Building codes are a strange combination of perceived confliction. In one respect they are constantly changing, forcing the collective construction industry to re-educate themselves under the new provisions every three years. This process is expensive and frustrating, leading to descriptors such as ‘change for change sake’. Yet they are concurrently perceived as being slow to react and resistant to the adoption of new technologies – and when those ‘significant’ changes are implemented, they are generally met with near hostility as designers, contractors, and owners alike struggle to understand why ‘the way things were’ no longer work.

I’m generally not a fan of change. Change implies that something is now different, an action not beholden to ‘making a difference’. I am however, a fan of innovation and evolution…and the potential for constructive changes embodied therein. Moreover, I acutely appreciate just how directly innovation (and by association, industry health) can be supported – and stifled – by building codes. A topic I covered in detail in the May, 2016 edition of Masonry Magazine by outlining my 5 rules of building codes:

Rule 1: No one knows everything in the building code – but you should understand your core area of responsibility.

Rule 2: Building codes and standards are complicated, but not all encompassing.

Rule 3: Building codes define minimum…and concurrently maximum…requirements.

Rule 4: Building codes are biased.

Rule 5: Building codes don’t just impact your markets; they define your market’s existence.

The May 2016 article was a broad reflection of the impact and importance of building codes. The following focuses much more specifically on tangible changes given that many states and jurisdictions around the U.S. have, or are in the process of adopting and implementing the 2015 edition of the International Building Code (IBC). So yes, things are changing…in a meaningful, positive direction. Here are several reasons to embrace these changes whether you produce concrete masonry, design with concrete masonry, or install concrete masonry.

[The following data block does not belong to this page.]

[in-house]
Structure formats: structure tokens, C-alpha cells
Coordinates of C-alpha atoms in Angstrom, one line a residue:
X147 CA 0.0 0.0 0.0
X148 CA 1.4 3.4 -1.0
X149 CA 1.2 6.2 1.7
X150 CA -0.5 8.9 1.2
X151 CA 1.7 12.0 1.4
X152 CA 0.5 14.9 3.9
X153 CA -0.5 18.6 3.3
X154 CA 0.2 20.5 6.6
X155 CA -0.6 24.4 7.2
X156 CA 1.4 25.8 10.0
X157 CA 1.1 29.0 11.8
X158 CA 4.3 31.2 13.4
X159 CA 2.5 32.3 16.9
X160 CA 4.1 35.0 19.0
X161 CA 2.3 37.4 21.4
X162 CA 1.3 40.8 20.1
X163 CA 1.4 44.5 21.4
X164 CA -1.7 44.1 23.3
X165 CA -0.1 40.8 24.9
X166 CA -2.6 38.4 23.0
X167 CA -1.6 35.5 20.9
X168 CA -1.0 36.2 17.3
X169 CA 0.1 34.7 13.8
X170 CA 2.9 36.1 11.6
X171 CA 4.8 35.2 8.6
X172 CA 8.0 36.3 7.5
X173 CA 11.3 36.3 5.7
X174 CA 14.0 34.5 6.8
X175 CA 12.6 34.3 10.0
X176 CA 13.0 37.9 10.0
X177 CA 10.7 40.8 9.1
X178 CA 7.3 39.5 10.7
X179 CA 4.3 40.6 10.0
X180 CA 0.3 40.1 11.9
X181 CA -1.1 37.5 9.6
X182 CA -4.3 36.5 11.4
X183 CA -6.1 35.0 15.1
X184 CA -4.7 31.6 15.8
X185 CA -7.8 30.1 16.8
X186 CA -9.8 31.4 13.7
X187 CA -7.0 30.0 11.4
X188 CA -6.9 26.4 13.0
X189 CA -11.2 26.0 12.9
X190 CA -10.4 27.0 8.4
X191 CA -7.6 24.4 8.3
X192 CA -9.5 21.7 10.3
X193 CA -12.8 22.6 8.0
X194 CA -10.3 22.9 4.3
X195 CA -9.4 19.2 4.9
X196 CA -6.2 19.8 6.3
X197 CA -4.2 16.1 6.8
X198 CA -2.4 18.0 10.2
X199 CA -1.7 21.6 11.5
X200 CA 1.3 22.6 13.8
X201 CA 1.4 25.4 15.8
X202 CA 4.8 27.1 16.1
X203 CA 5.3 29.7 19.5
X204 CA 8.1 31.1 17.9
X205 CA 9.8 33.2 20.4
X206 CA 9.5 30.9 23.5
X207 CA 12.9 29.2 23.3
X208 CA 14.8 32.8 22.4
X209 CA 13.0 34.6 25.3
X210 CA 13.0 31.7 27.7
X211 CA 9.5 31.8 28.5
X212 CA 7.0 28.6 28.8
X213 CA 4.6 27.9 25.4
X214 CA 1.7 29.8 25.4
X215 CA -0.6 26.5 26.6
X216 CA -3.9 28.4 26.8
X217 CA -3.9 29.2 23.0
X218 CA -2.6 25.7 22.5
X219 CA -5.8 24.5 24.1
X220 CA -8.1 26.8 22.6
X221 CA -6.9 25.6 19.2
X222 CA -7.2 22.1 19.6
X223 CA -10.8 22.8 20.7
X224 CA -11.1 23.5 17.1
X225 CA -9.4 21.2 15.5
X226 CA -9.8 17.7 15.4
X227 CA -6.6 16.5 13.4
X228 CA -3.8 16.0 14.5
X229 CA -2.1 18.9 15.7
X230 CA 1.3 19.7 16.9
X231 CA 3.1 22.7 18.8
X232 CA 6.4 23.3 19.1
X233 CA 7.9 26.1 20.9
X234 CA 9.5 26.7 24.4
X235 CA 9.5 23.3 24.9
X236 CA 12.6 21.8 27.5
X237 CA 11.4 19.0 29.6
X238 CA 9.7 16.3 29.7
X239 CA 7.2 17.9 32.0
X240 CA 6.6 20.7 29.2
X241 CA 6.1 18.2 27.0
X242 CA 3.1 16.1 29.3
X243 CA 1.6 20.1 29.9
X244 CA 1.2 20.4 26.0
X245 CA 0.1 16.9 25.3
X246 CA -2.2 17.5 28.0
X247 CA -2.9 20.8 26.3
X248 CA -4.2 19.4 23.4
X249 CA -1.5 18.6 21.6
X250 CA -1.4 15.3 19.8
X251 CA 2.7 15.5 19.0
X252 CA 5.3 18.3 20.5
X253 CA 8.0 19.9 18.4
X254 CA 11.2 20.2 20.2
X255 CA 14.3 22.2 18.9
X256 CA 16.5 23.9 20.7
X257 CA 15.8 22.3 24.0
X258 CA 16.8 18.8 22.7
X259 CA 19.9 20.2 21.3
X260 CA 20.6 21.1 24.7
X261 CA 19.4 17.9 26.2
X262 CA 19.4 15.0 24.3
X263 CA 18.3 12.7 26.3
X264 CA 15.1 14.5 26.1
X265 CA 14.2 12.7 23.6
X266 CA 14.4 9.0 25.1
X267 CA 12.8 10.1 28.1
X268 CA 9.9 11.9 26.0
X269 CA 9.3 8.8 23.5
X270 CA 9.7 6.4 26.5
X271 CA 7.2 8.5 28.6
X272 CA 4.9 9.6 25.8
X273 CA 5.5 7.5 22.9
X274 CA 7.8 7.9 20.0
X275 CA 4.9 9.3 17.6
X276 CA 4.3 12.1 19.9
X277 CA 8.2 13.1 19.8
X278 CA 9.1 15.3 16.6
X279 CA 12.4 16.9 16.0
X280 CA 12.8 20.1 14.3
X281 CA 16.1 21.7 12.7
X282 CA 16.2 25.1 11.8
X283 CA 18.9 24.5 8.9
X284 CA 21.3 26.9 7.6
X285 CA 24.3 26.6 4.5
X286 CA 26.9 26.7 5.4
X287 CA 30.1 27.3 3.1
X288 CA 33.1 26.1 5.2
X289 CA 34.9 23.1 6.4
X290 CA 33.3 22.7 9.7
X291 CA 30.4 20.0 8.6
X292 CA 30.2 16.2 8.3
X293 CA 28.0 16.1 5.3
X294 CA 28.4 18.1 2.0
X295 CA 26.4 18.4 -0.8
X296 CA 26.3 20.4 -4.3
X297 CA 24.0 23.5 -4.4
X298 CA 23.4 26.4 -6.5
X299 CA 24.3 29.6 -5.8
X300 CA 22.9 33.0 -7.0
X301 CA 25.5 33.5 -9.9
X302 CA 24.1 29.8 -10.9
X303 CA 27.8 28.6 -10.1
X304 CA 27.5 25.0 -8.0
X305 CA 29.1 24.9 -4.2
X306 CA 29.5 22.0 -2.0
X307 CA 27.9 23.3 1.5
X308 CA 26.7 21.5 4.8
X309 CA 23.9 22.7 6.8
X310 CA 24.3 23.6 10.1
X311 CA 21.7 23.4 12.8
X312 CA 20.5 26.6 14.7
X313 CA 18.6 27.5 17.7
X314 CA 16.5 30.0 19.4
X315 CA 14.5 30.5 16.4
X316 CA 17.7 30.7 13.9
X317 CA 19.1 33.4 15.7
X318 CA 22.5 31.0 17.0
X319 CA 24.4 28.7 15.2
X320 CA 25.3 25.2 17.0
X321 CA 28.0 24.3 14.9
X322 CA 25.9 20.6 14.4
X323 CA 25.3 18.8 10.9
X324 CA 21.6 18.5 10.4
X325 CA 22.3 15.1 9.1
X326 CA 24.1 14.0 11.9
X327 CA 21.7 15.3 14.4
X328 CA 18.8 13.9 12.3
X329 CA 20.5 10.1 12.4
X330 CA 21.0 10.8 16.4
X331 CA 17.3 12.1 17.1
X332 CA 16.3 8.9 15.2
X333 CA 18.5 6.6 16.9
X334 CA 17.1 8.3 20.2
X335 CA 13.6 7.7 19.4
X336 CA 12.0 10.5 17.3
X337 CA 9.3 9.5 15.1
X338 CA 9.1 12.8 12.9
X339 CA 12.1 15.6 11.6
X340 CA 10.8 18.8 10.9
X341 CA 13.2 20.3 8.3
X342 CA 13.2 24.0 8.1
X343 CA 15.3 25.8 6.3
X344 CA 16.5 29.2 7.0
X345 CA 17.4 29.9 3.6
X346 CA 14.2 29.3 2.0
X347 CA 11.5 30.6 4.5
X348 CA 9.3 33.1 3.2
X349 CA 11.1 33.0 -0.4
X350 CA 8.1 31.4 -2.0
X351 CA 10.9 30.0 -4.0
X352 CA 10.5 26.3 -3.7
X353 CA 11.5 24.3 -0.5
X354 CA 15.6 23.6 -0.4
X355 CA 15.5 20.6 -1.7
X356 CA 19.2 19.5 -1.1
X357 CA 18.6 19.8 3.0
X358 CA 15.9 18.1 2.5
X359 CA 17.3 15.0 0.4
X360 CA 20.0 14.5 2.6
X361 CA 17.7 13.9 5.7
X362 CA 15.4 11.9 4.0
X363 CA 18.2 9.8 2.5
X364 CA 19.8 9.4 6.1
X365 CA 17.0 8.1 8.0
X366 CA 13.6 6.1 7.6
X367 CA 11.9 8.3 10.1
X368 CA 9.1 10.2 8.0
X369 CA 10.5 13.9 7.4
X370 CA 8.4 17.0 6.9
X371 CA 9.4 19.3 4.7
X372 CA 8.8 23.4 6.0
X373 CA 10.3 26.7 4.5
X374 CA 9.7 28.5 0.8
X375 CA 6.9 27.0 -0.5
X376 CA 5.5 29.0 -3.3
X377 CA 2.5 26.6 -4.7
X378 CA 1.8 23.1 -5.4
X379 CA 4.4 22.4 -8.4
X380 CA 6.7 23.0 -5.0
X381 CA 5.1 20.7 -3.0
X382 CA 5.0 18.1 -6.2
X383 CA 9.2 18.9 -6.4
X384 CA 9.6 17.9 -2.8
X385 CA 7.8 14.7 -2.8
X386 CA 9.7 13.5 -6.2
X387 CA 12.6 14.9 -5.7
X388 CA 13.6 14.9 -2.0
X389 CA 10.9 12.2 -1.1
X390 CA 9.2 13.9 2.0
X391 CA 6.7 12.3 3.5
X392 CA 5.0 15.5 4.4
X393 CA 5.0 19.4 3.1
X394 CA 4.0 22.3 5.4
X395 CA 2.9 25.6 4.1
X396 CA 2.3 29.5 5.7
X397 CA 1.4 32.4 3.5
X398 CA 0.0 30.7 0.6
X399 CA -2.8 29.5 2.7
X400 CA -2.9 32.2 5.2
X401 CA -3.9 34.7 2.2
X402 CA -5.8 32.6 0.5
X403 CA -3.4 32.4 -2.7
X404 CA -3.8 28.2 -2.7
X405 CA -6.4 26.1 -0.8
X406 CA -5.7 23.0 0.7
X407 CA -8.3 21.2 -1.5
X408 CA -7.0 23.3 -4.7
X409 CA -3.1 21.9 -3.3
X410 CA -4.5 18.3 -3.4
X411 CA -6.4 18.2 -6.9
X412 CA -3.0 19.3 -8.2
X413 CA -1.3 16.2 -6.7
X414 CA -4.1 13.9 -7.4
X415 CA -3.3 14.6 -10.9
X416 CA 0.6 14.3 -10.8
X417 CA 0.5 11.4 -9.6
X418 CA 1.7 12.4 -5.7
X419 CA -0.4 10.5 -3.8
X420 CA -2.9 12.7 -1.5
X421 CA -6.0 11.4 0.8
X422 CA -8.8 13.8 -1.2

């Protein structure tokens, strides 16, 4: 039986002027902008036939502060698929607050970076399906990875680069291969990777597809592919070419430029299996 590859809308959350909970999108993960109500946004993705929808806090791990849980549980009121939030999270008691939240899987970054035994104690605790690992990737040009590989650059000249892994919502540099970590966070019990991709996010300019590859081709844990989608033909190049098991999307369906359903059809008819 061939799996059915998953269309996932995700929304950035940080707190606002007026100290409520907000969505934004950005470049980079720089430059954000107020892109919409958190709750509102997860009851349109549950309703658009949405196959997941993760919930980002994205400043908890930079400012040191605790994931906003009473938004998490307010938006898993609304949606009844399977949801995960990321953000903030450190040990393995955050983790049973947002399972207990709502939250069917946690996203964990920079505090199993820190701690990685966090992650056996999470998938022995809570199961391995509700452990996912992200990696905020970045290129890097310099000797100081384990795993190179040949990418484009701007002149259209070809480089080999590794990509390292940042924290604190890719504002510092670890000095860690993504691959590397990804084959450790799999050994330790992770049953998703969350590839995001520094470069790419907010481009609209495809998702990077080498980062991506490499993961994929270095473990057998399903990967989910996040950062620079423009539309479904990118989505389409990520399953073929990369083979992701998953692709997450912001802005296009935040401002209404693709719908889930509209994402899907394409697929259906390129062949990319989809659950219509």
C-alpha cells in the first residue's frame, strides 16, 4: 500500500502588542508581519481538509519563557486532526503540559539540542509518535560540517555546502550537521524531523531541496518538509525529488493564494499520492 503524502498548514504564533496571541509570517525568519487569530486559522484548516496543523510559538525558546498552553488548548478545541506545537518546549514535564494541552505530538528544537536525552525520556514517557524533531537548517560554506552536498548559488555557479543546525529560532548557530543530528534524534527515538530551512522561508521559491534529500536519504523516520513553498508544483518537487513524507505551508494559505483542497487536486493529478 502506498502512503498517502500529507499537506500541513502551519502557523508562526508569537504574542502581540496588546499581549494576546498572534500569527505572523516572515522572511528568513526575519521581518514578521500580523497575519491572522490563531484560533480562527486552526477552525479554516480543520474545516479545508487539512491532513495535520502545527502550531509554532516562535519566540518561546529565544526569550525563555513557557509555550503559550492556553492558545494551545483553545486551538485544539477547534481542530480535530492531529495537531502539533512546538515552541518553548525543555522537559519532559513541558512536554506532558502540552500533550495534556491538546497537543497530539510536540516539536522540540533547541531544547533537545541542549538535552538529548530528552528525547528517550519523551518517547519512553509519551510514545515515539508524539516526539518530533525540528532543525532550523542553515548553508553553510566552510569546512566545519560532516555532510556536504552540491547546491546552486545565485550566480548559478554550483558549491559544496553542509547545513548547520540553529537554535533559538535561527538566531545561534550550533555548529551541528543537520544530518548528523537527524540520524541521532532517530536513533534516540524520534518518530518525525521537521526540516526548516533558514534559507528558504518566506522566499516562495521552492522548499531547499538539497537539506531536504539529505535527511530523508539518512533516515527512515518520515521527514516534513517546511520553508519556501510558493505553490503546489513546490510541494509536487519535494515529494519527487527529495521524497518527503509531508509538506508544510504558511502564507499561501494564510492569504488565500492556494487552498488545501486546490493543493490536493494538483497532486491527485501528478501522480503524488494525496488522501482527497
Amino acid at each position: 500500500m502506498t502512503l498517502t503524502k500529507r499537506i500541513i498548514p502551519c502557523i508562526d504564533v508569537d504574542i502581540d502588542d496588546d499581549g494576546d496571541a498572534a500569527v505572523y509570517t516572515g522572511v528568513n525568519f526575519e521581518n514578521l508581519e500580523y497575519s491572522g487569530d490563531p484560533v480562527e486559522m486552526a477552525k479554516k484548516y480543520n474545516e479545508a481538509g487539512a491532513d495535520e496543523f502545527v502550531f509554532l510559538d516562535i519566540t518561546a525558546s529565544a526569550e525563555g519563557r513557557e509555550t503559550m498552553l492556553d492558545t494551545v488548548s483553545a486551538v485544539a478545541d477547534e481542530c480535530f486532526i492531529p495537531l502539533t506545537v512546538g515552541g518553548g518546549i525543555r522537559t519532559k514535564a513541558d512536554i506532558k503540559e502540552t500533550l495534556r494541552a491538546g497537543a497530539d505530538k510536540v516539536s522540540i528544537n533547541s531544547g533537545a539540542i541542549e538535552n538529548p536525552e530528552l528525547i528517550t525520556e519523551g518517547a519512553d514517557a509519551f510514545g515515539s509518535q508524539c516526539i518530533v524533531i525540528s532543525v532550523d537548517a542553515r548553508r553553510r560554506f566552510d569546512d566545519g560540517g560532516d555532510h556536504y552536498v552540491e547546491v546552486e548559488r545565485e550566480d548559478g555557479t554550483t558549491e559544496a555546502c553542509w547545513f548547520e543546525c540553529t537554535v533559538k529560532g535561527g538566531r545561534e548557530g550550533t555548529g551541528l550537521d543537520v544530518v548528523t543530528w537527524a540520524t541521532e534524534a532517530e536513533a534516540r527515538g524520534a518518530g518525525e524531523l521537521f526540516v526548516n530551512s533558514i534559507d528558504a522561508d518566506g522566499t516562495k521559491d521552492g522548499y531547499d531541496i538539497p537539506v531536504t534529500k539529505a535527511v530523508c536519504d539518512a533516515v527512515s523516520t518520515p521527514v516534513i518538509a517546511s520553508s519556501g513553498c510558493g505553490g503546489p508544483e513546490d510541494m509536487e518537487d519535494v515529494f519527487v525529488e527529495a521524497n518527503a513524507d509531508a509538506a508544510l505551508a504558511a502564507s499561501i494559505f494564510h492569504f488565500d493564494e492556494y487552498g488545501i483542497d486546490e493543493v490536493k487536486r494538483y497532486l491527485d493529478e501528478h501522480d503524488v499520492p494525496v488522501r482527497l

Structural Efficiency

Much has been reported about the new unit strength table (Table 1) incorporated into the 2013 edition of TMS 602. No question this was a huge change, essentially increasing the baseline concrete masonry compressive strength by 33% over historical values.

This change alone would increase the design efficiency of many concrete masonry structures. Despite the significance of this change, it is only one of many revisions incorporated into TMS 402/602, Building Code Requirements and Specification for Masonry Structures, over the past several years that directly influence the efficiency of concrete masonry design. (Those interested in a detailed review of these revisions can read more in TMS Responds, Volume 10, Number 1 and Volume 11, Number 1.)

The simplest means of illustrating the impact of the unit strength table recalibration – coupled with other numerous updates and revisions reflected in the design provisions of TMS 402 – is shown in Table 2. These results summarize the vertical reinforcement requirements for an 18 foot tall, 8 inch CMU wall designed to carry a 25 lb/ft2 (allowable) and 40 lb/ft2 (strength) wind pressure and a 3,000 lb/ft applied axial dead load using the strength design provisions of TMS 402.

Certainly each project has its own unique set of design conditions that could increase or decrease reinforcement spacing from that shown in Table 2. Nevertheless, there are a couple key takeaways from this simple example:

  • The amount of reinforcement required to safely resist design loads is decreasing, sometimes moderately, sometimes significantly. This translates not only in savings for reinforcement and grout, but increases in productivity, reduced congestion, shorter lap splice lengths, and so on.
  • The recalibrated unit strength table wasn’t adopted until the 2015 IBC (e.g., the 2013 TMS 402/602); acknowledging that while this was a significant change, there were many other revisions reflected in the 2012 and 2015 IBC that contribute to the design efficiency of concrete masonry construction.

While the above analysis focuses on increasing the spacing of the reinforcement, an alternative approve can focus on decreasing the nominal thickness of the assembly where product conditions warrant. For example, concrete masonry assemblies that have historically been 12 in. CMU may now be 10 in. (or possibly 8 in.) while maintaining similar reinforcement spacing required by past codes. This option may be more beneficial in regions where solid grouting/closely spaced reinforcement is a common practice. Again, these examples illustrate possible scenarios as opposed to given rules, but certainly a reflection of the degree to which cost, material, and time savings can be realized.

Thermal Efficiency